NCLC Study Shows Improvements in State Unemployment Cards (Jan. 30, 2013)
Jan. 30, 2013
State unemployment recipients who receive their benefits on prepaid cards are saving millions due to lower fees and improved services, according to a new report by the National Consumer Law Center (NCLC). The results of the agency’s 2013 Survey of Unemployment Prepaid Cards were an improvement over the NCLC’s 2011 study, which criticized unemployment cards for fees related to ATM withdrawals, balance inquiries and overdrafts.
Of the 42 states (plus Washington, D.C.) offering a prepaid card option for unemployment benefits, 18 earned a “thumbs up” from the NCLC. Only three states—Alaska, Indiana and Iowa—were given a “thumbs-down” rating for what the report described as high fees and limited functionality. The remaining 21 states received a “neutral” rating. Those figures represent a significant improvement over the NCLC’s 2011 report, which gave a negative rating to 16 out of the 40 states that offered prepaid cards at the time, with just eight receiving positive marks. California’s card was listed as the best in this year’s survey, as it was in 2011, with Pennsylvania’s program among the most-improved, moving from a neutral rating in 2011, to a “Best Bet” in the latest survey.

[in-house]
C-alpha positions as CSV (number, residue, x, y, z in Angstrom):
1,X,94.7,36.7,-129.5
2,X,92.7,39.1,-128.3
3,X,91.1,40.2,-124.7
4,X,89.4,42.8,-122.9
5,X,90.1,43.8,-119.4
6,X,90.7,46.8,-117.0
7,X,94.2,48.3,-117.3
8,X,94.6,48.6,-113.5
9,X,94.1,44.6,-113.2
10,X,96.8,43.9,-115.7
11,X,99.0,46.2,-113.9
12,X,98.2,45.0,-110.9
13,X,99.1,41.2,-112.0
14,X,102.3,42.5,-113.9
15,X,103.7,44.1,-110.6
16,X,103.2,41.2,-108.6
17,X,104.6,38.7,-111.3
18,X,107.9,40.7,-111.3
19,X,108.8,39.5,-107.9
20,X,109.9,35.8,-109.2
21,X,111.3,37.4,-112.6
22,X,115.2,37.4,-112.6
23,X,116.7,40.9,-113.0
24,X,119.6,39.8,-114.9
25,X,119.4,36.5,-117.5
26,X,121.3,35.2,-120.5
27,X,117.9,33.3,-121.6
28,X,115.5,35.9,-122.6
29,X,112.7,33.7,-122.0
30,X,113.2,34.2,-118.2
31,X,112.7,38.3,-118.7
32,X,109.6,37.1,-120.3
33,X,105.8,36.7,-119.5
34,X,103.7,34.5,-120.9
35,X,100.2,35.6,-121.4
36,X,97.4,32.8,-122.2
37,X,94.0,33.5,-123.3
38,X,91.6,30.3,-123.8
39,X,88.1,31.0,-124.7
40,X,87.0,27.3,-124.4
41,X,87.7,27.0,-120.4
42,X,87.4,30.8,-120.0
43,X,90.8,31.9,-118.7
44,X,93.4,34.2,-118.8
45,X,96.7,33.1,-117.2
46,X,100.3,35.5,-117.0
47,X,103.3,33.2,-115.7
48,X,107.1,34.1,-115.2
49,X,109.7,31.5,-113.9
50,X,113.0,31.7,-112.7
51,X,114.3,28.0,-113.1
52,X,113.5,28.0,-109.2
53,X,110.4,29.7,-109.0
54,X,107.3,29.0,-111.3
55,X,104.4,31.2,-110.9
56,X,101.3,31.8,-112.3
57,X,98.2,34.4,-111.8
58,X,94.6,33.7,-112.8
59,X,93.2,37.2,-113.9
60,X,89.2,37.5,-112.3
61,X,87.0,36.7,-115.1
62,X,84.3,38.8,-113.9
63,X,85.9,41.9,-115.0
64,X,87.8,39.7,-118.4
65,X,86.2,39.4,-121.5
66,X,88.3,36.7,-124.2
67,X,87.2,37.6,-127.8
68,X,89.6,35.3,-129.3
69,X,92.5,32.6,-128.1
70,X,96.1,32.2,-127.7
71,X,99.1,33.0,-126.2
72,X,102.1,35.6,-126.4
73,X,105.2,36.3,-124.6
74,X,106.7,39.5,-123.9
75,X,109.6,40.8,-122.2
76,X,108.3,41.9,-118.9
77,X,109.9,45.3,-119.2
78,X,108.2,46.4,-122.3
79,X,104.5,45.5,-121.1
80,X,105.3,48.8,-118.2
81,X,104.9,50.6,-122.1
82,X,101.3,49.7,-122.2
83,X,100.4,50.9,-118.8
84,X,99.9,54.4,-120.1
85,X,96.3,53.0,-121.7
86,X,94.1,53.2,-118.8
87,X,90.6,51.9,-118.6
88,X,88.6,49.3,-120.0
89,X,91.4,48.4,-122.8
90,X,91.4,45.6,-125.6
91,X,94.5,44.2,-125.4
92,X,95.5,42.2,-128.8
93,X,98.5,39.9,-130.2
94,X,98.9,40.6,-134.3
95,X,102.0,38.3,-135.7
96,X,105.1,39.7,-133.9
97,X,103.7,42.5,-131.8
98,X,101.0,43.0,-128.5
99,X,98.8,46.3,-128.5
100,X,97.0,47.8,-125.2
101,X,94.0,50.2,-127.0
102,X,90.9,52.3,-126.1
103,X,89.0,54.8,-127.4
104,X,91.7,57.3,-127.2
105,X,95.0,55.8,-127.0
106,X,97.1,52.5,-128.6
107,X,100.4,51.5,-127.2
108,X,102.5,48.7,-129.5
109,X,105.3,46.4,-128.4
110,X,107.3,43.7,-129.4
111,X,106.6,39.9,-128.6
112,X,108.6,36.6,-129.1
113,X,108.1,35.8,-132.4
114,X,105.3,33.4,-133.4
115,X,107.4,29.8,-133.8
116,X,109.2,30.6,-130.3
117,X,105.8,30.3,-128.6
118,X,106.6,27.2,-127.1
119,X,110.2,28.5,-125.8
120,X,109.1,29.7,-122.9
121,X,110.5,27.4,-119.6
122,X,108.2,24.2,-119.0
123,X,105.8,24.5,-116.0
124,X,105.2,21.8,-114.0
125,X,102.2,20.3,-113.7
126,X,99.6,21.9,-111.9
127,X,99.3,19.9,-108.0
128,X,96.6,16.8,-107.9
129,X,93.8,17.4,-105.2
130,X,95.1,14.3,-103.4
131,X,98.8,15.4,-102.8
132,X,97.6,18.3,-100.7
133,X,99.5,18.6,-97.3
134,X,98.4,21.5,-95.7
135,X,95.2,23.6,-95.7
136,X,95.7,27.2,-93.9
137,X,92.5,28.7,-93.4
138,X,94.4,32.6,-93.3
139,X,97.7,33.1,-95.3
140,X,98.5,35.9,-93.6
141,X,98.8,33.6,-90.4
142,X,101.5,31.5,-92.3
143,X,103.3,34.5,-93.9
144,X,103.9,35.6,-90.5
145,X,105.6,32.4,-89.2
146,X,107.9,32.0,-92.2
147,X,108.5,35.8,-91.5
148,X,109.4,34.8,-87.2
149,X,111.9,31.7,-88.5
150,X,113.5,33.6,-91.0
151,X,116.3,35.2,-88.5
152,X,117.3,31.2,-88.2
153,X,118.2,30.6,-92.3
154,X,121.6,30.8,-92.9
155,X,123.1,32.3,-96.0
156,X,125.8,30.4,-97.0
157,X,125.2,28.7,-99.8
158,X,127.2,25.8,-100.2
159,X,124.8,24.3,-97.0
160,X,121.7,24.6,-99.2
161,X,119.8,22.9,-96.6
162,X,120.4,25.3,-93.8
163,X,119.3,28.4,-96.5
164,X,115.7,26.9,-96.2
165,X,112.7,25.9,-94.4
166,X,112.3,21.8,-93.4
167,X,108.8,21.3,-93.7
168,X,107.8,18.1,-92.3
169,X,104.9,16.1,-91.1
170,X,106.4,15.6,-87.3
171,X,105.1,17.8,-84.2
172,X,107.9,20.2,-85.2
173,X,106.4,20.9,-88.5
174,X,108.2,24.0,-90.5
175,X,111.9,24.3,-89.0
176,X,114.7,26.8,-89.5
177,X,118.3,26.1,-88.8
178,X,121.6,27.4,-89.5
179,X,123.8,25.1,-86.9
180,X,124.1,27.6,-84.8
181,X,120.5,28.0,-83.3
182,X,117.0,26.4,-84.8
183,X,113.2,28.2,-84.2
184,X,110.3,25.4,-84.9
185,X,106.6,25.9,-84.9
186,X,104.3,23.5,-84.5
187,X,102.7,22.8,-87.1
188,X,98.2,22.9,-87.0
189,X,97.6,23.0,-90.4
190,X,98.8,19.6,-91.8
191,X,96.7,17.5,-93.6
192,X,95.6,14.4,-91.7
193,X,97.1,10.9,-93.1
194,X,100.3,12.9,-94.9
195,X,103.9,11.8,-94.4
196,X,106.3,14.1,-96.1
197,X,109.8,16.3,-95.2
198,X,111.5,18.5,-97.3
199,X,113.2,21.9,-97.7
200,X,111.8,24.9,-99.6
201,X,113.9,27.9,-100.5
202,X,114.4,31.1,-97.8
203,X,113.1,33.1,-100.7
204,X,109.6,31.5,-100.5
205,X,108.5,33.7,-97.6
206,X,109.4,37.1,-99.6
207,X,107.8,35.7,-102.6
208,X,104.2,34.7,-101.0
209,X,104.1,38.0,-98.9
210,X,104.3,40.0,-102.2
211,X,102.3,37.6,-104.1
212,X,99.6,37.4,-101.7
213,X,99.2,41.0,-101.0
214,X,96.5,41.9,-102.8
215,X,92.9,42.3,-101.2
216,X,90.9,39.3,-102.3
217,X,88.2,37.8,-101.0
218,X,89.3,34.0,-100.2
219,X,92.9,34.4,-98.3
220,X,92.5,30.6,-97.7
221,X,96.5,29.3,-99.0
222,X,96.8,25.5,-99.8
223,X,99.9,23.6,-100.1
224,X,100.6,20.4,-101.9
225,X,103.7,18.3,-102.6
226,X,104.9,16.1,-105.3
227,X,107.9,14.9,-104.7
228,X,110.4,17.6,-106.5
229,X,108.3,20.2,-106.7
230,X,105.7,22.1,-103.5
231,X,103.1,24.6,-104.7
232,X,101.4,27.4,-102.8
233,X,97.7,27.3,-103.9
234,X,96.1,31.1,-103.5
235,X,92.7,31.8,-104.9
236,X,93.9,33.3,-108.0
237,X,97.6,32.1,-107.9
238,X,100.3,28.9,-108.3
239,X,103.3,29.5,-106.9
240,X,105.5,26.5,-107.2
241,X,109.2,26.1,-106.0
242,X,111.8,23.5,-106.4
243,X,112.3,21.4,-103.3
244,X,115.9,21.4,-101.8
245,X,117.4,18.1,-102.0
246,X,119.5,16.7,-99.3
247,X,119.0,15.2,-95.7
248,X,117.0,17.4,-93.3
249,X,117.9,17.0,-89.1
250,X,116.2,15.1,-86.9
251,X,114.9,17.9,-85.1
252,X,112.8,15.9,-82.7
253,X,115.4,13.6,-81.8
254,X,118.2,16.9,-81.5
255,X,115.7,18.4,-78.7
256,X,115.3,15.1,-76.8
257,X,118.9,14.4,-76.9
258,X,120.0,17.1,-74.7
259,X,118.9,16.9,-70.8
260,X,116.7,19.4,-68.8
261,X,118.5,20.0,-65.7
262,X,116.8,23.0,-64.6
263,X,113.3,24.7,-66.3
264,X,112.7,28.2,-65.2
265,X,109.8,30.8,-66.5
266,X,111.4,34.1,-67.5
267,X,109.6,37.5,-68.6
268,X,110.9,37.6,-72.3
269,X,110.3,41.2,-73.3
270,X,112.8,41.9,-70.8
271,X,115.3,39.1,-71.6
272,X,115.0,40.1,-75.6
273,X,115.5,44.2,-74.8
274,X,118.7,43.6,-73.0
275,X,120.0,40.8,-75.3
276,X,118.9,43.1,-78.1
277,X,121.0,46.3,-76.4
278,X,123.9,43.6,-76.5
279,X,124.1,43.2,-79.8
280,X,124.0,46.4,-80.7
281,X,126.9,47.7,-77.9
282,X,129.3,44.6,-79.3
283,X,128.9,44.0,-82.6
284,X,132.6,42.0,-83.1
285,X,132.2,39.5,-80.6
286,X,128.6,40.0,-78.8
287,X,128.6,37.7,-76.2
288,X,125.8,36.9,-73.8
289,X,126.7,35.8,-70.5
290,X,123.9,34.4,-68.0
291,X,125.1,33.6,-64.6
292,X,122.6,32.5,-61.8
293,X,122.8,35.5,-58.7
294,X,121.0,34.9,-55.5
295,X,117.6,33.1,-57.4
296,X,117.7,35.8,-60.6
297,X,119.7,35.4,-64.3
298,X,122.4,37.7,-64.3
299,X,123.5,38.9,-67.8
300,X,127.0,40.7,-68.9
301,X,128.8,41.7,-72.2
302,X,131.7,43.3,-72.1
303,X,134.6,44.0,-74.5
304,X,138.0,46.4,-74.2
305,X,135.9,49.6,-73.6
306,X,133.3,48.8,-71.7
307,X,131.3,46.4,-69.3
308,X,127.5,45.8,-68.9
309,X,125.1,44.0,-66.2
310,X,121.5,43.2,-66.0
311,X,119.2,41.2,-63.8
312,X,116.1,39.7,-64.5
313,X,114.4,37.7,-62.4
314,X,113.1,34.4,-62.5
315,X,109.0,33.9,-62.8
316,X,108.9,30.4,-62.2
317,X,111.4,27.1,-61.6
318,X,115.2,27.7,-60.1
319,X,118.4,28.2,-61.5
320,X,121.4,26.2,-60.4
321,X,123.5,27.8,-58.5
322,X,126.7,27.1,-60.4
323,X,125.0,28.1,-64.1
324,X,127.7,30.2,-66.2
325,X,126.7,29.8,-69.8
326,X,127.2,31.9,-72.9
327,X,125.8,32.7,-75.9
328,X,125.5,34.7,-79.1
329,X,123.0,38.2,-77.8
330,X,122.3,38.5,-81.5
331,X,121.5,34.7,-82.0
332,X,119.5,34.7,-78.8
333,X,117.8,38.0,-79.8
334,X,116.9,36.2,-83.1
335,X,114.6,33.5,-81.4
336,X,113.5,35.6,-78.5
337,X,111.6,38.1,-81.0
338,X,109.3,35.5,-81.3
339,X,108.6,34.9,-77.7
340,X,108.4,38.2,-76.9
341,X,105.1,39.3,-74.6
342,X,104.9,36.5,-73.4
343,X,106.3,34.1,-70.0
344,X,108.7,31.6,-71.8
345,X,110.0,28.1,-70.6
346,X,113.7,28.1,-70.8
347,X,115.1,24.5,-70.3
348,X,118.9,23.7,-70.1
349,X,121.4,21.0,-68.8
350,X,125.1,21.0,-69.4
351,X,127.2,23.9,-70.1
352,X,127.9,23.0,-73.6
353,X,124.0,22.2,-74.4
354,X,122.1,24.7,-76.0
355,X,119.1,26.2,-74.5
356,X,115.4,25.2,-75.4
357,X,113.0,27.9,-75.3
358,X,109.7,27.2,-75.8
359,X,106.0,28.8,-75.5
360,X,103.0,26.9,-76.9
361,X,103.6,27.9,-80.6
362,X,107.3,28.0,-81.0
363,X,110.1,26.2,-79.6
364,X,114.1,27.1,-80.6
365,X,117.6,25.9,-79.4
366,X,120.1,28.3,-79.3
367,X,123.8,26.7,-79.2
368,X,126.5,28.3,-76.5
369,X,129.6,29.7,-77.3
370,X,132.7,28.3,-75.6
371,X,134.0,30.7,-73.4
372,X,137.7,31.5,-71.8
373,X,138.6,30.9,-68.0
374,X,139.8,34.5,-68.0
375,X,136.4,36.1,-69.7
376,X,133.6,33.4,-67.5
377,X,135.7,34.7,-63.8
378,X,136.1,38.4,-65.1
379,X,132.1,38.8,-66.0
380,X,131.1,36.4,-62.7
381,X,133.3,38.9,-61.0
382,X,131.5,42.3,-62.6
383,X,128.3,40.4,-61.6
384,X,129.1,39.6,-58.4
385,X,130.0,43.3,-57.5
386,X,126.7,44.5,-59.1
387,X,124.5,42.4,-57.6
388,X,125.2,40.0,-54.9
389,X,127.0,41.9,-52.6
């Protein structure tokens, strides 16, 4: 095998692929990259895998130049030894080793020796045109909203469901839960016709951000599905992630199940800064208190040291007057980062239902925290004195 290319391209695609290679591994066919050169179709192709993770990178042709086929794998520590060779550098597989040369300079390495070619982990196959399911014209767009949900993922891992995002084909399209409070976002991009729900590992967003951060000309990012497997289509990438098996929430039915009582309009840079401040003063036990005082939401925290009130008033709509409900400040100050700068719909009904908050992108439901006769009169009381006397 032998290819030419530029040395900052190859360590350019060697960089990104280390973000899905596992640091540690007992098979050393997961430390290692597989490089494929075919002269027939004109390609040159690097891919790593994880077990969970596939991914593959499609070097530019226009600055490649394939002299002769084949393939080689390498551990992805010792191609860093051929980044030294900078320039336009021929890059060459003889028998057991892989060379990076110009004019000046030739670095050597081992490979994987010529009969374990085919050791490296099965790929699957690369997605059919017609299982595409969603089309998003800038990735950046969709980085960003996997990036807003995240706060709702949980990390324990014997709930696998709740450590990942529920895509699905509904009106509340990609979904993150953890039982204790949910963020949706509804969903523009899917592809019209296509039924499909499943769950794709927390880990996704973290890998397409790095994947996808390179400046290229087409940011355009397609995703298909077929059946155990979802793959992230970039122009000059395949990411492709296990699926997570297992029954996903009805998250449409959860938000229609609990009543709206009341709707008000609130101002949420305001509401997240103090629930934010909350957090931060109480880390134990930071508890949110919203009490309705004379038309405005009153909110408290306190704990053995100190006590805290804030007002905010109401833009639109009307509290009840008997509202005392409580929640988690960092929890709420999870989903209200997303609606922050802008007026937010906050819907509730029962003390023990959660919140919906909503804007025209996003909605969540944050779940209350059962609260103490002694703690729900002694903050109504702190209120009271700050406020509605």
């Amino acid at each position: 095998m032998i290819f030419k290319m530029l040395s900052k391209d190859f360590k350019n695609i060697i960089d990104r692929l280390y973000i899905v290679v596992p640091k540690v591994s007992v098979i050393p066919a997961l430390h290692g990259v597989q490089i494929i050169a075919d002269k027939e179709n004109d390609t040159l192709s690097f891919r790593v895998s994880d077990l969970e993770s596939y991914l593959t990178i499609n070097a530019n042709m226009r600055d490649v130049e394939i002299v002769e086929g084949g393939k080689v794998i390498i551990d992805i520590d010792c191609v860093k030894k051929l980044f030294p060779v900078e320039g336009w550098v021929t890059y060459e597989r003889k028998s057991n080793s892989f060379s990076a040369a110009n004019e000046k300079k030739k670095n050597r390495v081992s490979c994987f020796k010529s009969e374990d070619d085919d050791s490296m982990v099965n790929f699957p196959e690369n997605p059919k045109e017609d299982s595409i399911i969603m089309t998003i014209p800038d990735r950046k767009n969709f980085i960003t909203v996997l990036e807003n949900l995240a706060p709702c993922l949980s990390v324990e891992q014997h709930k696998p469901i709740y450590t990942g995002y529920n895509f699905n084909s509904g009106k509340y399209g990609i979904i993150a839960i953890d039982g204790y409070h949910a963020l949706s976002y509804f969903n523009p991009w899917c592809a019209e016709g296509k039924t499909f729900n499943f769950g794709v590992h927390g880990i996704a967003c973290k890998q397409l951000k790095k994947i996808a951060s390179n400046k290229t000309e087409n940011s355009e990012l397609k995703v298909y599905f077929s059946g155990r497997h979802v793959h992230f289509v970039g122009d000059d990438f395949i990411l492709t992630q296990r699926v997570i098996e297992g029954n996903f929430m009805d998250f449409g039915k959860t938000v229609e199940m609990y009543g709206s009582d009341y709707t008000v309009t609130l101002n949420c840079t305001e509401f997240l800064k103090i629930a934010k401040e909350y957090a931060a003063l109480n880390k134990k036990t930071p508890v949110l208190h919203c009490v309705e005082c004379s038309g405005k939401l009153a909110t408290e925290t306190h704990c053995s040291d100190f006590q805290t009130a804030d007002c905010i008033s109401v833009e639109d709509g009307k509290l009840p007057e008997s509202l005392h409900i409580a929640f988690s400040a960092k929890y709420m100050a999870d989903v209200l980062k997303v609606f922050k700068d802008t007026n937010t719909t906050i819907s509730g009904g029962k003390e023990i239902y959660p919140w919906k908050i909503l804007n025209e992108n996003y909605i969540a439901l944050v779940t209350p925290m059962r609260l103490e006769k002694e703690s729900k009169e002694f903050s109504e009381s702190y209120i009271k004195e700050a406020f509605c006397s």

One nationwide improvement cited in the report is the complete elimination of overdraft fees from all state programs, which the report largely credits to the interchange fee provision set forth by the Durbin Amendment of the Dodd-Frank Act. That law limits the interchange fees that merchants must pay when they accept debit cards, but exempts prepaid cards from that cap on certain conditions—one of which is the absence of overdraft fees.